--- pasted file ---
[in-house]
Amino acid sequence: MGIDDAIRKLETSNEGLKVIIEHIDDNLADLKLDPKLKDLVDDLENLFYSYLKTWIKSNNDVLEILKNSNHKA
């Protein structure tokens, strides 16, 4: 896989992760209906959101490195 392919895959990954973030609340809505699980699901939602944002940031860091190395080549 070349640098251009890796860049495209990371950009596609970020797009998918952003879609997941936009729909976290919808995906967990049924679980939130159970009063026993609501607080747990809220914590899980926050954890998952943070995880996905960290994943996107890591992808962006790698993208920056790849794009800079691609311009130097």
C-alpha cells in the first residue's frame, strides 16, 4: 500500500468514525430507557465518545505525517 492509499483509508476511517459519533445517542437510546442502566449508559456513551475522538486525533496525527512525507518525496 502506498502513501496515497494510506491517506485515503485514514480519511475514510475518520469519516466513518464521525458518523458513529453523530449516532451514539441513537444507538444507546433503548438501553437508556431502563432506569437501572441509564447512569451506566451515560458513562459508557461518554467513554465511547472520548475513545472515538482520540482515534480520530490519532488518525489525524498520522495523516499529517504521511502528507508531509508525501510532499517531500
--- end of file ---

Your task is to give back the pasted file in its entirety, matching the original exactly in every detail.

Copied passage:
[in-house]
Amino acid sequence: MGIDDAIRKLETSNEGLKVIIEHIDDNLADLKLDPKLKDLVDDLENLFYSYLKTWIKSNNDVLEILKNSNHKA
């Protein structure tokens, strides 16, 4: 896989992760209906959101490195 392919895959990954973030609340809505699980699901939602944002940031860091190395080549 070349640098251009890796860049495209990371950009596609970020797009998918952003879609997941936009729909976290919808995906967990049924679980939130159970009063026993609501607080747990809220914590899980926050954890998952943070995880996905960290994943996107890591992808962006790698993208920056790849794009800079691609311009130097």
C-alpha cells in the first residue's frame, strides 16, 4: 500500500468514525430507557465518545505525517 492509499483509508476511517459519533445517542437510546442502566449508559456513551475522538486525533496525527512525507518525496 502506498502513501496515497494510506491517506485515503485514514480519511475514510475518520469519516466513518464521525458518523458513529453523530449516532451514539441513537444507538444507546433503548438501553437508556431502563432506569437501572441509564447512569451506566451515560458513562459508557461518554467513554465511547472520548475513545472515538482520540482515534480520530490519532488518525489525524498520522495523516499529517504521511502528507508531509508525501510532499517531500